women, when asked why she learnt to use SODIS. It reflects the attitude of most of the people that were introduced to SODIS.

The introduction of SODIS was not based on a felt-need on part of the communities as illustrated in the observed irregular usage patterns of SODIS. "There is no difference between Tubewell water and SODIS" (fem, ~20y, nAs).

Most often people state they use SODIS because "it frees from disease" (fem, ~30y, nAs), "Good for Health, reduces illness" (fem, ~50y, nAs), "Free from diarrhoea and dysentery" (fem, ~30y, nAs) and "is Arsenic-free and no iron" (fem, ~30y, As). The fear for arsenic in most communities was high and often a major motivation to use SODIS, even if the village is not affected by arsenic contamination of groundwater.

One Arsenic-affected village stopped SODIS use completely due to ponds being the only alternative water source, and also due to fatalistic view points of the villagers."Everything will be alright by the grace of Allah" (male, 69y, As), "We don’t go to NGO meetings" (fem, ~25y, nAs). In all cases, participants refused to use pond water for SODIS, mainly because it is "…dirty, with fertiliser.." (fem, ~30y, nAs), showed to have "… no good taste" (fem, ~35y, nAs) and is "…not hygienic" (fem, ~25y, As), ", dirty, not good" (fem, 21, 2), ".with faeces.." (fem, 26y, nAs). Pond water for SODIS use is sometimes considered "..only when tubewells are not functioning.." (fem, ~23y, nAs). Most of the time, some of the tubewells in the village operated during the whole year. Since establishment of tubewells, community people changed their habits and use of pond water. Today, pond water is used for cooking and bathing mainly because it is easy and has no iron.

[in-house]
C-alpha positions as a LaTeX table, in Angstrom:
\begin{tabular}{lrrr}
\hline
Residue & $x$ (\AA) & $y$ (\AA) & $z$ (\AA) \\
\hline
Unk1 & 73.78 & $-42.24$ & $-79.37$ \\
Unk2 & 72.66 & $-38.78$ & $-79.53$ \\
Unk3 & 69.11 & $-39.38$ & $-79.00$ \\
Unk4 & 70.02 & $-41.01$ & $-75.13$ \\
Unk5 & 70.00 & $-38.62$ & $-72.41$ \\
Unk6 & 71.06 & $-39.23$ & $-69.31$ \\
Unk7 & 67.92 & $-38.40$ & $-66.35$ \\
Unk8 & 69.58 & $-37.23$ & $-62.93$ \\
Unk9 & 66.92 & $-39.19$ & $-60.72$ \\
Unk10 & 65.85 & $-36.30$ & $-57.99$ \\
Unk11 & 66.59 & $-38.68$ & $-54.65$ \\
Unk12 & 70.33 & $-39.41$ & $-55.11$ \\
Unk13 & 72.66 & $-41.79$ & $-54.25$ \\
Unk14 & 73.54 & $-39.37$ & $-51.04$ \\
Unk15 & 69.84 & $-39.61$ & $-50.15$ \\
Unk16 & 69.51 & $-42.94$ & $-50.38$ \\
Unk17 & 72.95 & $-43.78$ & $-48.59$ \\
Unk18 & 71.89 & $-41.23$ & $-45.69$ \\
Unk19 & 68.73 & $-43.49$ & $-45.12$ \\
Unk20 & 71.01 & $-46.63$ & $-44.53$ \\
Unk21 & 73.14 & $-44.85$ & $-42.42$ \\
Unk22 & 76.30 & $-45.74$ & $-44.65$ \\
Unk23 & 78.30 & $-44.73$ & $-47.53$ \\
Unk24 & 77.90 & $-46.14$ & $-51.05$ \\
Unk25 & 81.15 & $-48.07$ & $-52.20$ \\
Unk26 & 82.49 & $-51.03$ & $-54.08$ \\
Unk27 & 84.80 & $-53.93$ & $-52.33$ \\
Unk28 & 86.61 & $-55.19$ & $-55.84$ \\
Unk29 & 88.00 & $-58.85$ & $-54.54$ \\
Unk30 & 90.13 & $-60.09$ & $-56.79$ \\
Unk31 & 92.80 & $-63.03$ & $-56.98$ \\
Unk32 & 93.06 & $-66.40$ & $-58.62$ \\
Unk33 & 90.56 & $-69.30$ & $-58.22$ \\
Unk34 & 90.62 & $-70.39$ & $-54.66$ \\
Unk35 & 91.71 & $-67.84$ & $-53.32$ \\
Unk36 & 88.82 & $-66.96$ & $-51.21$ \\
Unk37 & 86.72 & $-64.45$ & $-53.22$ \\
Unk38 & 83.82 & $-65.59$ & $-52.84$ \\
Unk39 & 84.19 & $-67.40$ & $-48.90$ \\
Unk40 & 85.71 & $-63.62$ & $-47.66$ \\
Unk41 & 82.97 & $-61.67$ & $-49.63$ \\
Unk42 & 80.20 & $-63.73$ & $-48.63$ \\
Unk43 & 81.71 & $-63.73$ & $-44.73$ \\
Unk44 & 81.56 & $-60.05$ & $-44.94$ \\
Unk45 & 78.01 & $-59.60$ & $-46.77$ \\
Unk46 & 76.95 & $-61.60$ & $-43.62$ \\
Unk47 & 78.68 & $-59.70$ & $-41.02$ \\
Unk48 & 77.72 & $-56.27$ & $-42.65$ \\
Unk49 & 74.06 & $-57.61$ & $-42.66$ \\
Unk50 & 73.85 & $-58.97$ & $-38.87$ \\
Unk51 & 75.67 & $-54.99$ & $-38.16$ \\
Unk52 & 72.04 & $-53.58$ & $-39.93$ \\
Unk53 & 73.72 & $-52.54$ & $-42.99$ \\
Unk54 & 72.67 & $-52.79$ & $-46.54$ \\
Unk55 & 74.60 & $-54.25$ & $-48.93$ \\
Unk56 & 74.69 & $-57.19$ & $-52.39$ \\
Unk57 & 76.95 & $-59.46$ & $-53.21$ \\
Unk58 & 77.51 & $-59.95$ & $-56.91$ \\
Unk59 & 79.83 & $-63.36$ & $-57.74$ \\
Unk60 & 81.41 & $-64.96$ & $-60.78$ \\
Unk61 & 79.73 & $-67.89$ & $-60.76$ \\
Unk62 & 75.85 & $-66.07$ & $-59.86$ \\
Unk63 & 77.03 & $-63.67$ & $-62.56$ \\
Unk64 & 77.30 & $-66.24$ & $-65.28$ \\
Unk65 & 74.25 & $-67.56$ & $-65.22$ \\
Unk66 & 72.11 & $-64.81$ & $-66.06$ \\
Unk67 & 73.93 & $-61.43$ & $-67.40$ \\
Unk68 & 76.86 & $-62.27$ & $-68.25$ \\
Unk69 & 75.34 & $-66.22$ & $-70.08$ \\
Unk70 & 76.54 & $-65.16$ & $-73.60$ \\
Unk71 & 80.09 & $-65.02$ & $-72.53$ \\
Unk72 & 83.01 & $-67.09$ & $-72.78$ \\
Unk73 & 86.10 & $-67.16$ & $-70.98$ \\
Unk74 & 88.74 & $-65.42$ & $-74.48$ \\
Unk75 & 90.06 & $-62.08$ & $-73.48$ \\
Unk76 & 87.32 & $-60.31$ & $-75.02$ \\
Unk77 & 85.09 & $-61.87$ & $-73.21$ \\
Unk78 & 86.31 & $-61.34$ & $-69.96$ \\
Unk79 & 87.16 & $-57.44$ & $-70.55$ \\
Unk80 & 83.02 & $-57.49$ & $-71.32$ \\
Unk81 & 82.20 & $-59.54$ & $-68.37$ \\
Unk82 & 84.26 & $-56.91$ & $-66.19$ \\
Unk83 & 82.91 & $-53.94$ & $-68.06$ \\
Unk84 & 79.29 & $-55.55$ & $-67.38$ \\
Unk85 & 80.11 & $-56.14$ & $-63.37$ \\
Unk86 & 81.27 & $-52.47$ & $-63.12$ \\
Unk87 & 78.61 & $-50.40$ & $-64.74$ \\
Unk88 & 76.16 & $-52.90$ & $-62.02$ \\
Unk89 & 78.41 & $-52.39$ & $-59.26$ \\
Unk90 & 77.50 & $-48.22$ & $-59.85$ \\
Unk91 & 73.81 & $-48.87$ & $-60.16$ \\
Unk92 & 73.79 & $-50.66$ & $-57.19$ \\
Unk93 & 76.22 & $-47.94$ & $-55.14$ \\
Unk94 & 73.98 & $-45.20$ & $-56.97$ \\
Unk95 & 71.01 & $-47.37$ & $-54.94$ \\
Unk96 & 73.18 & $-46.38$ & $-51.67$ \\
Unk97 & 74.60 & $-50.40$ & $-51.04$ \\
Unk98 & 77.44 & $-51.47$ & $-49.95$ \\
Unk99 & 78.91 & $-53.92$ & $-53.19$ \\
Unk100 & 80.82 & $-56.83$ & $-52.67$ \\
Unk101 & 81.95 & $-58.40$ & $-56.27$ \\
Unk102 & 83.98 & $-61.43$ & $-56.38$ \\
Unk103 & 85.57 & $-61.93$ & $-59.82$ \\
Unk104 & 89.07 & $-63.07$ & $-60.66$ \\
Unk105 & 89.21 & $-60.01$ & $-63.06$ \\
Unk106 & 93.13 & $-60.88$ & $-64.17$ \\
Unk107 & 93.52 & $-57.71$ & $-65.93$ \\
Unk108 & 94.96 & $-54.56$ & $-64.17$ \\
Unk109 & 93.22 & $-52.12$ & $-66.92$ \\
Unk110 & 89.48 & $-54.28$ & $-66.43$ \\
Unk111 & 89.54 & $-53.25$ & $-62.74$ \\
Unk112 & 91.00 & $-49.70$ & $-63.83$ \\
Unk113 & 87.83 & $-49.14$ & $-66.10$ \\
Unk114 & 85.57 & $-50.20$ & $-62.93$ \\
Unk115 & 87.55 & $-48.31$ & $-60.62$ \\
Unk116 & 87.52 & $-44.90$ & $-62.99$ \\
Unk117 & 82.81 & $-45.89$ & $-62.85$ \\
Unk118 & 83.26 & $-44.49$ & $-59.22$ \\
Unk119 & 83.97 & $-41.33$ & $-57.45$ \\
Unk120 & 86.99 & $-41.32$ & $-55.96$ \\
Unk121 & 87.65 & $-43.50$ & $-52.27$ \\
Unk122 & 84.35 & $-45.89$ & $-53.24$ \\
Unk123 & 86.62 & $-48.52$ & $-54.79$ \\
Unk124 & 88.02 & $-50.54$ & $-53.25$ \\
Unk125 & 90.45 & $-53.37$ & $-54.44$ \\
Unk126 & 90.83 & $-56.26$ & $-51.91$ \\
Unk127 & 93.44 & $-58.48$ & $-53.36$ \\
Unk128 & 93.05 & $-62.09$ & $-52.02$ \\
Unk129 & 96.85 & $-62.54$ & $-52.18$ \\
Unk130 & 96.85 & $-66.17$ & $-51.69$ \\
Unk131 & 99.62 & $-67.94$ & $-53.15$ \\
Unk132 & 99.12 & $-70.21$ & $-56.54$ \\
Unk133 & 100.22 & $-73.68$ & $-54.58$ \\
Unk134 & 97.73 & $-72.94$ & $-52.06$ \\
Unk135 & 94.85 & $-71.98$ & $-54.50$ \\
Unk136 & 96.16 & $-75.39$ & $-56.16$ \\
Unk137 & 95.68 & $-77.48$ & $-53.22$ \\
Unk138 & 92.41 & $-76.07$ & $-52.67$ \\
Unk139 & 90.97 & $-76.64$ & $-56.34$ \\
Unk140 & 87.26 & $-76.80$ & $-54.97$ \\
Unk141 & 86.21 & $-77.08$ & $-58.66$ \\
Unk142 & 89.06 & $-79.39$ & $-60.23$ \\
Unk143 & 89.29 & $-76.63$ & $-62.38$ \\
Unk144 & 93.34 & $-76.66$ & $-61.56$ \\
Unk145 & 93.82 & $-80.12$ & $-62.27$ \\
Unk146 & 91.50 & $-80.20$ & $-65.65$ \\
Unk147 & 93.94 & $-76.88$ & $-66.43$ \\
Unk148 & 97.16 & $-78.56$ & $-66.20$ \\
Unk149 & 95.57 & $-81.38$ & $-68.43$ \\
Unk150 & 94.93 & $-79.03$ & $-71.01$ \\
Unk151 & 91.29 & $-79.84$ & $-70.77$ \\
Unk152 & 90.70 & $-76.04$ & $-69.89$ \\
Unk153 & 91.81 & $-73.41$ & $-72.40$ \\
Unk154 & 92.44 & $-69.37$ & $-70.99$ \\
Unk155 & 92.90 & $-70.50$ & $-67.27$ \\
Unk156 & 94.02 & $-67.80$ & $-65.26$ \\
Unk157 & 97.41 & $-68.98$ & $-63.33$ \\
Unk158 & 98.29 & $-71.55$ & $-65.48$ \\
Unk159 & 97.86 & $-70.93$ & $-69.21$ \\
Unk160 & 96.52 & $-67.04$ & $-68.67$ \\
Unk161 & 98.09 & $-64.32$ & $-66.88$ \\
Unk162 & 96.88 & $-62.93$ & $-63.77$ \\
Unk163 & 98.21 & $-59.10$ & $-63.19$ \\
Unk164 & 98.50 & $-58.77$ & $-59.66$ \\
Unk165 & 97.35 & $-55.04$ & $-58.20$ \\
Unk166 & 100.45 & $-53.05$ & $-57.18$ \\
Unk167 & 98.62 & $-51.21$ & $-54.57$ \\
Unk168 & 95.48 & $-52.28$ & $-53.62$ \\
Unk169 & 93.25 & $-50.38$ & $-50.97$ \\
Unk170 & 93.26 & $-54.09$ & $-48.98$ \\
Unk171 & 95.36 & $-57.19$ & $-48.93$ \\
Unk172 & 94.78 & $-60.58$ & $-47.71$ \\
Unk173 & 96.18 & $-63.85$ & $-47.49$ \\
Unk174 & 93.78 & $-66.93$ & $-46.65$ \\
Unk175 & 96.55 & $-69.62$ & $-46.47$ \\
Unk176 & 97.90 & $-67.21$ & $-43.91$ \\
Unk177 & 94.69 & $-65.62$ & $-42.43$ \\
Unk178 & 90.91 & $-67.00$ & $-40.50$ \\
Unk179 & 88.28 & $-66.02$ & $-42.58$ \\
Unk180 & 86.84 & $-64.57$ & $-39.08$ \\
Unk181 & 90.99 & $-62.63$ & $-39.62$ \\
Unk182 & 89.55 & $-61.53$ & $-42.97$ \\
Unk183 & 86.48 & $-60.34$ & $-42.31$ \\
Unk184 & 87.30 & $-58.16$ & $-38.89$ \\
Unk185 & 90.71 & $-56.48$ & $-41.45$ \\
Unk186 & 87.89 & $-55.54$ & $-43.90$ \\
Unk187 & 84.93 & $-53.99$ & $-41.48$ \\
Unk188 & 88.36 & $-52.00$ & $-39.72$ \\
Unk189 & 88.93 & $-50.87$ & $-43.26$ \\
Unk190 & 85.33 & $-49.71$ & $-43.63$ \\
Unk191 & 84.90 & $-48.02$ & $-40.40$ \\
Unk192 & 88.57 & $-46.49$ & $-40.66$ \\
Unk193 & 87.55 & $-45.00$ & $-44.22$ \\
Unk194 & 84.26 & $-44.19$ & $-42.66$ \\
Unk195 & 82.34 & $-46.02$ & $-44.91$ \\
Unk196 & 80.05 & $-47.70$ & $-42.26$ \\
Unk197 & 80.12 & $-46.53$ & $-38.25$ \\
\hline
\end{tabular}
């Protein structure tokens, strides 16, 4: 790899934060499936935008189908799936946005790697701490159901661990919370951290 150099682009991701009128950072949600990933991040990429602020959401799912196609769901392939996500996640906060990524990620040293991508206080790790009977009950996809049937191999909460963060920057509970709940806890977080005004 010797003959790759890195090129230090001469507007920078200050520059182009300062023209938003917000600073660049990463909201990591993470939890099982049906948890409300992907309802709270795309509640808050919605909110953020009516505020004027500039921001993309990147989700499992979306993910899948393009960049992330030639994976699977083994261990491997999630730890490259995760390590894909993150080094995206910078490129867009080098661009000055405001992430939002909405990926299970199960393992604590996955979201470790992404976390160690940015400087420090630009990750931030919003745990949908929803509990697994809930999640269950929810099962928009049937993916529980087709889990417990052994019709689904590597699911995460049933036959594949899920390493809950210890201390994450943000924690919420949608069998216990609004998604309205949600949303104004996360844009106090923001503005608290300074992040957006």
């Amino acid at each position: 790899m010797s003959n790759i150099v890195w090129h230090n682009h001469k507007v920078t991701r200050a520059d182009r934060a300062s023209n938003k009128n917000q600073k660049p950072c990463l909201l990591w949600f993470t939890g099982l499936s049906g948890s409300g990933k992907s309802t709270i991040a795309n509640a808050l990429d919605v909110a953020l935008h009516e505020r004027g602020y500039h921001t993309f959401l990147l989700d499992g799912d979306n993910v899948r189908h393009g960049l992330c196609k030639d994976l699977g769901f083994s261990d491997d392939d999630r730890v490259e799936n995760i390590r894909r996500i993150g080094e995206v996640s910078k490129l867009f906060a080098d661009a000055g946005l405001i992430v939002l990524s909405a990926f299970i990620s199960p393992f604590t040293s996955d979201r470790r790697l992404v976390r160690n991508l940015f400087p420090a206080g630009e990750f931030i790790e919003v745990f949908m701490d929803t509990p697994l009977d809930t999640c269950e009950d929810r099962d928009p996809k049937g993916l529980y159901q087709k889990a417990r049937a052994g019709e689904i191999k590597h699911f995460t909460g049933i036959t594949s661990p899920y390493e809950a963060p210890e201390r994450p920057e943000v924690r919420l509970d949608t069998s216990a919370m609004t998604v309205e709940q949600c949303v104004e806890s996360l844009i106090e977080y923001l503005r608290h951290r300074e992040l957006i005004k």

In the remaining 2 Arsenic-affected villages, SODIS was welcomed as a part time solution to the problem. Only in one village, dugwells were present as alternative water sources. In the other case, arsenic-free tubewells were used for SODIS, as they had no platform to protect the groundwater from faecal contamination. This explanation was stated from PNGOs and users alike.